The analysis of the data obtained in this study did not find any statistically significant changes in efficacy outcomes between the active and placebo groups. However, the increase in NAD+/NADH levels in serum, the improvement in overall health and walking endurance, are clinically significant. The initial results from this study seem to be signalling in the positive direction, but further large-scale trials with an increase in dose and duration of treatment are required to establish distinctive conclusions with statistical significance. This study opens up whole new horizons for trying NMN in areas like aging reversal, specific organ regeneration based on anti-aging and age-reversing effects, reversal of metabolic disorders, and even NMN’s effect on cancer prevention (Knip et al., 2000; Hwang and Song, 2020; Igarashi et al., 2021).

Data Availability Statement

The raw data supporting the conclusion of this article will be made available by the authors without undue reservation.

Ethics Statement

The studies involving human participants were reviewed and approved by the Royal Pune Independent Ethics Committee. The patients/participants provided their written informed consent to participate in this study.

Author Contributions

The author confirms being the sole contributor of this work and has approved it for publication.

Conflict of Interest

Author HH was employed by Effepharm (Shanghai) Co., Ltd.

Publisher’s Note

All claims expressed in this article are solely those of the authors and do not necessarily represent those of their affiliated organizations, or those of the publisher, the editors, and the reviewers. Any product that may be evaluated in this article, or claim that may be made by its manufacturer, is not guaranteed or endorsed by the publisher.

Acknowledgments

The author thanks Dr. Ganesh Avhad and Dr. Kamlakar Gajare for the conduct of the trial, ProRelix Services LLP (ProRelix Research) for organisation, monitoring, and data analysis, and Suburban Diagnostics for laboratory assessments.

Footnotes

1Clinicaltrials.gov search, cited 11 Feb. 2022, available fromhttps://clinicaltrials.gov/ct2/show/NCT03151239?term=NMN&draw=2&rank=2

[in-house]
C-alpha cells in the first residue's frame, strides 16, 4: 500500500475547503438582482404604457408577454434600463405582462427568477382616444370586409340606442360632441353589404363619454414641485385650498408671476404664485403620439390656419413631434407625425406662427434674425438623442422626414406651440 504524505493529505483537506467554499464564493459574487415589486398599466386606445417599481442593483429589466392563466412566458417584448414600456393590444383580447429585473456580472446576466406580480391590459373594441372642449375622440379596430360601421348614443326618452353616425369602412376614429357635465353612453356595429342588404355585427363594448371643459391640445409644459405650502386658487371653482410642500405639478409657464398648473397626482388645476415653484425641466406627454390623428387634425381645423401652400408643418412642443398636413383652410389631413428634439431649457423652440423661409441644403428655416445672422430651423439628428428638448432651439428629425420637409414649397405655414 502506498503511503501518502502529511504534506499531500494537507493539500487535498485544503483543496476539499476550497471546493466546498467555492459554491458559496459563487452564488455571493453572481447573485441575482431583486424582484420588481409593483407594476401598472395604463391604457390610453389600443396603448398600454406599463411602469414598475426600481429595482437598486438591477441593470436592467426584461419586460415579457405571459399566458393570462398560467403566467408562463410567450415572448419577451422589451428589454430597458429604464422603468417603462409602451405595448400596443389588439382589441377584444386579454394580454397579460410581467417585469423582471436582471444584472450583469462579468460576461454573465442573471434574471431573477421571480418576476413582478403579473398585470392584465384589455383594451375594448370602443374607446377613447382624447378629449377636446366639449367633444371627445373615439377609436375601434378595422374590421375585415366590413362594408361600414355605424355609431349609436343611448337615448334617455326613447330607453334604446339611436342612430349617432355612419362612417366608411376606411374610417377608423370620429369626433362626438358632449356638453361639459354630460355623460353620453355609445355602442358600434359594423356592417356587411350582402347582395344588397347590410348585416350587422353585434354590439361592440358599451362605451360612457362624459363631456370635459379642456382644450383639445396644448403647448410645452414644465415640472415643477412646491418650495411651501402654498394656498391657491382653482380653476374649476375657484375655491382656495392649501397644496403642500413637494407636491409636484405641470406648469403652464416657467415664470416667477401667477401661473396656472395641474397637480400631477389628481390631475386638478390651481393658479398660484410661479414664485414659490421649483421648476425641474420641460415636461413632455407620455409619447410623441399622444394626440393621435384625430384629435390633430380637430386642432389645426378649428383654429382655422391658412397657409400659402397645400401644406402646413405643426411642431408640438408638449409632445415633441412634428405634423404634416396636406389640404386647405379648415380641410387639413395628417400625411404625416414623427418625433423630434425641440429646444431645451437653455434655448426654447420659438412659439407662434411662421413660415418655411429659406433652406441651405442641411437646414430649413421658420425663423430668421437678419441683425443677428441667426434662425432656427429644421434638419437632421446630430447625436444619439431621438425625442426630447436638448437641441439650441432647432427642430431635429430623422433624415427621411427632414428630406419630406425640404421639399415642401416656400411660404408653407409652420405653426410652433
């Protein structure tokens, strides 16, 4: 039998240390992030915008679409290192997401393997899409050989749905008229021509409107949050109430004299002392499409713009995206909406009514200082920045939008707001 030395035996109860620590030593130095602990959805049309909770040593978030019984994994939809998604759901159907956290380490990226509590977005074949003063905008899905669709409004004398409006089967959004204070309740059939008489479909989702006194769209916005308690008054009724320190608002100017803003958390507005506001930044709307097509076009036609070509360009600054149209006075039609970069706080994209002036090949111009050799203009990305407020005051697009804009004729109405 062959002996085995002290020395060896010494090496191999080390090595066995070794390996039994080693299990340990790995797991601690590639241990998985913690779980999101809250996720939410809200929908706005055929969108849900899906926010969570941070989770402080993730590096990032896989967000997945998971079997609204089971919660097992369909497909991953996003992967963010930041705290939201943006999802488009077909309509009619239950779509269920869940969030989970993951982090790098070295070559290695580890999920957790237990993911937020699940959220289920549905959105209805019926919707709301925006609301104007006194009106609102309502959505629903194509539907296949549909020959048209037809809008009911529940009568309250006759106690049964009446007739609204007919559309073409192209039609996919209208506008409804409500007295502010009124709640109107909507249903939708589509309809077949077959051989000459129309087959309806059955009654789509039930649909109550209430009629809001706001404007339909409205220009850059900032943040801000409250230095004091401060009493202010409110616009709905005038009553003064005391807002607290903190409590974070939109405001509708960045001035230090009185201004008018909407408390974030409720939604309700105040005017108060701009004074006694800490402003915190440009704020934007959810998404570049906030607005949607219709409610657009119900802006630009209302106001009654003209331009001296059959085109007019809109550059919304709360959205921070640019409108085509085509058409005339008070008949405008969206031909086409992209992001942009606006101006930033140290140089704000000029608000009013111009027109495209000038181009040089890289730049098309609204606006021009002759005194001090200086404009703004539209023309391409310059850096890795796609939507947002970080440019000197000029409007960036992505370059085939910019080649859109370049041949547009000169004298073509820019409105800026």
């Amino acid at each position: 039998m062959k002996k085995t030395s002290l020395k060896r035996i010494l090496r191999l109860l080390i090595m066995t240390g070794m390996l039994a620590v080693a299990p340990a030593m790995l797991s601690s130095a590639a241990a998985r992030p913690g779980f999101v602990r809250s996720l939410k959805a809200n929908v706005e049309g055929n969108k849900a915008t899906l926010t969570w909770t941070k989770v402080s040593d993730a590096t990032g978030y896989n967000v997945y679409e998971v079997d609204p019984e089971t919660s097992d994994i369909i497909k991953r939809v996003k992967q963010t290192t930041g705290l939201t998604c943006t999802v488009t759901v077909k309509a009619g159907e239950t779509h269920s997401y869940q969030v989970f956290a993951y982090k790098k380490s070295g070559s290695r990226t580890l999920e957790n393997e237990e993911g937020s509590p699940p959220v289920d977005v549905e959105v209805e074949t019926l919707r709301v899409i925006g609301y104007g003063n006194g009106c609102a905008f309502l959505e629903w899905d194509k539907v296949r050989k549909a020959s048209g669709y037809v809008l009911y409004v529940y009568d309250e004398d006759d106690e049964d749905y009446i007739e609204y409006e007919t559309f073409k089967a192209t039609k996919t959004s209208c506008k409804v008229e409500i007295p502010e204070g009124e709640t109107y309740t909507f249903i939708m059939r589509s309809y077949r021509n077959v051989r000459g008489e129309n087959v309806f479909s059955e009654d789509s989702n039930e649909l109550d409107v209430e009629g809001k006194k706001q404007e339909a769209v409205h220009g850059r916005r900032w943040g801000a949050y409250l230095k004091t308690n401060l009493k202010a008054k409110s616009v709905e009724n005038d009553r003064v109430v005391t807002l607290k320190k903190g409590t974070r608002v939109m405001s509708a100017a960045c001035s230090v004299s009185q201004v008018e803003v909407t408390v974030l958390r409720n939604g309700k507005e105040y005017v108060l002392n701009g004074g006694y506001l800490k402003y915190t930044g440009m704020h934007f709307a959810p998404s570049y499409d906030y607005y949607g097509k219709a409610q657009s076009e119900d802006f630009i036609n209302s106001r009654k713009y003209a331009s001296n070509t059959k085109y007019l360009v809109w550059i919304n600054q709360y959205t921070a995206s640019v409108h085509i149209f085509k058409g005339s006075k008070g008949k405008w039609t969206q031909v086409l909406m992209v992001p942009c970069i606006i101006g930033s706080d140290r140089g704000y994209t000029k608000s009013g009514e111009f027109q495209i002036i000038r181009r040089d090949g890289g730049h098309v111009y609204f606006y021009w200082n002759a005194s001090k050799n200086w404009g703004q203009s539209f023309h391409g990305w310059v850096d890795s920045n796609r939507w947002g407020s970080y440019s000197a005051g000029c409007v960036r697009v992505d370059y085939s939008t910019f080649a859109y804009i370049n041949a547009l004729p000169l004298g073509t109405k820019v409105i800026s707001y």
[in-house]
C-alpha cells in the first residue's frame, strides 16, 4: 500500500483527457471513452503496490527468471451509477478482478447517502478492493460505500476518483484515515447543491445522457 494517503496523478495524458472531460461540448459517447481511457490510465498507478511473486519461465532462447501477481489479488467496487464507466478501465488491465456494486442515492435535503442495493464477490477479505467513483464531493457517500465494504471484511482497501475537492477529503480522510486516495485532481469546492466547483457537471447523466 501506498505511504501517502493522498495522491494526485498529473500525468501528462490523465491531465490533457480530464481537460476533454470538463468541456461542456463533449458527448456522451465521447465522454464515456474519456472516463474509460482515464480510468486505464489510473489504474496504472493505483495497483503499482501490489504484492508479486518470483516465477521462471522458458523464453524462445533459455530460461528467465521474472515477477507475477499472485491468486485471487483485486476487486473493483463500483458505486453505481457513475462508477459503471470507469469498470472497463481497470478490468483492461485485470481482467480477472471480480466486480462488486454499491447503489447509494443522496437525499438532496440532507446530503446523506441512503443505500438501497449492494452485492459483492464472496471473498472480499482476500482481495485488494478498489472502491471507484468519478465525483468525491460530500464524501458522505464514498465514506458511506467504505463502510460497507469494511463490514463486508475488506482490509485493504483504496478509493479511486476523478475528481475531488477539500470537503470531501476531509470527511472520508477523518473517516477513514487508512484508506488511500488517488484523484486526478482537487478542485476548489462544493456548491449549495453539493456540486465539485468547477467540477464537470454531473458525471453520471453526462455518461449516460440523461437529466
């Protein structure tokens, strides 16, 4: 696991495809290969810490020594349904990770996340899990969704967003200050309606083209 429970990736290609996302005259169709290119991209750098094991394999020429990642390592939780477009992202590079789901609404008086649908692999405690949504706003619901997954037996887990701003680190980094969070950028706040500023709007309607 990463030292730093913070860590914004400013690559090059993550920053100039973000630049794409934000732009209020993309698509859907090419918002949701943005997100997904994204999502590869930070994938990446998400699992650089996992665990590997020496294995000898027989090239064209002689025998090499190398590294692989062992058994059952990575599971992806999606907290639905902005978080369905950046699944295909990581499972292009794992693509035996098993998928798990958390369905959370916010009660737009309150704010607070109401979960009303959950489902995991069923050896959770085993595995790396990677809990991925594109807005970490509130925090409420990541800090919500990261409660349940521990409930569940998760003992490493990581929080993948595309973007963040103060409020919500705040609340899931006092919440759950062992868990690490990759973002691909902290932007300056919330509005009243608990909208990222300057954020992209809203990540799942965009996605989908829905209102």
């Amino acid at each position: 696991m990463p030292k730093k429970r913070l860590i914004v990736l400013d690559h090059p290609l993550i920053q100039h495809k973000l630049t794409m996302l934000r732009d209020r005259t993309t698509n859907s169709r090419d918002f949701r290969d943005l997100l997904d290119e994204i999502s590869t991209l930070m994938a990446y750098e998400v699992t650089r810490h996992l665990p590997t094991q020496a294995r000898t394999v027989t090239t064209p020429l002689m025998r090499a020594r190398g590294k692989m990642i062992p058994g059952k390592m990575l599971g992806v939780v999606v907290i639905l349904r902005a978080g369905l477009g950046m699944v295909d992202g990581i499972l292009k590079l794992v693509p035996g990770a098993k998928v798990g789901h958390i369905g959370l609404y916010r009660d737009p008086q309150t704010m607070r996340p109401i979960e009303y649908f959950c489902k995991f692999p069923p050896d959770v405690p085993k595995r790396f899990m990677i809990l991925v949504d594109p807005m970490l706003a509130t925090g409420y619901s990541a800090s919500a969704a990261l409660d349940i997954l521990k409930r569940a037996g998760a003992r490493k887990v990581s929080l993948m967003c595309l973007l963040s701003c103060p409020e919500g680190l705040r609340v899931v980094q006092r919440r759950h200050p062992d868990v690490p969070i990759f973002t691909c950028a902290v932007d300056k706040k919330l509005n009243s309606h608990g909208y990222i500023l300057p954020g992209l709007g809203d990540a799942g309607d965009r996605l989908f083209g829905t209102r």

2Clinicaltrials.gov search, cited 11 Feb. 2022, available fromhttps://clinicaltrials.gov/ct2/show/NCT04910061?term=NMN&draw=2&rank=3

3Clinicaltrials.gov search, cited 11 Feb. 2022, available fromhttps://clinicaltrials.gov/ct2/show/NCT04862338?term=NMN&draw=2&rank=4

4Clinicaltrials.gov search, cited 11 Feb. 2022, available fromhttps://clinicaltrials.gov/ct2/show/NCT04823260?term=NMN&draw=2&rank=5

5Clinicaltrials.gov search, cited 11 Feb. 2022, available fromhttps://clinicaltrials.gov/ct2/show/NCT04571008?term=NMN&draw=2&rank=6

6Clinicaltrials.gov search, cited 11 Feb. 2022, available fromhttps://clinicaltrials.gov/ct2/show/NCT04903210?term=NMN&draw=2&rank=7

7Clinicaltrials.gov search, cited 11 Feb. 2022, available fromhttps://clinicaltrials.gov/ct2/show/NCT04664361?term=NMN&draw=2&rank=8

References

Aman, Y., Qiu, Y., Tao, J., and Fang, E. F. (2018). Therapeutic Potential of Boosting NAD+ in Aging and Age-Related Diseases. Translational Med. Aging 2, 30–37. doi:10.1016/j.tma.2018.08.003

CrossRef Full Text | Google Scholar

Barzilai, N. R. (2017). Targeting Aging with Metformin (TAME). Innovation in Aging 1, 743. doi:10.1093/geroni/igx004.2682

CrossRef Full Text | Google Scholar

Berger, F., Lau, C., Dahlmann, M., and Ziegler, M. (2005). Subcellular Compartmentation and Differential Catalytic Properties of the Three Human Nicotinamide Mononucleotide Adenylyltransferase Isoforms. J. Biol. Chem. 280, 36334–36341. doi:10.1074/jbc.M508660200

PubMed Abstract | CrossRef Full Text | Google Scholar

Bieganowski, P., and Brenner, C. (2004). Discoveries of Nicotinamide Riboside as a Nutrient and Conserved NRK Genes Establish a Preiss-Handler Independent Route to NAD+ in Fungi and Humans. Cell 117 (4), 495–502. doi:10.1016/s0092-8674(04)00416-7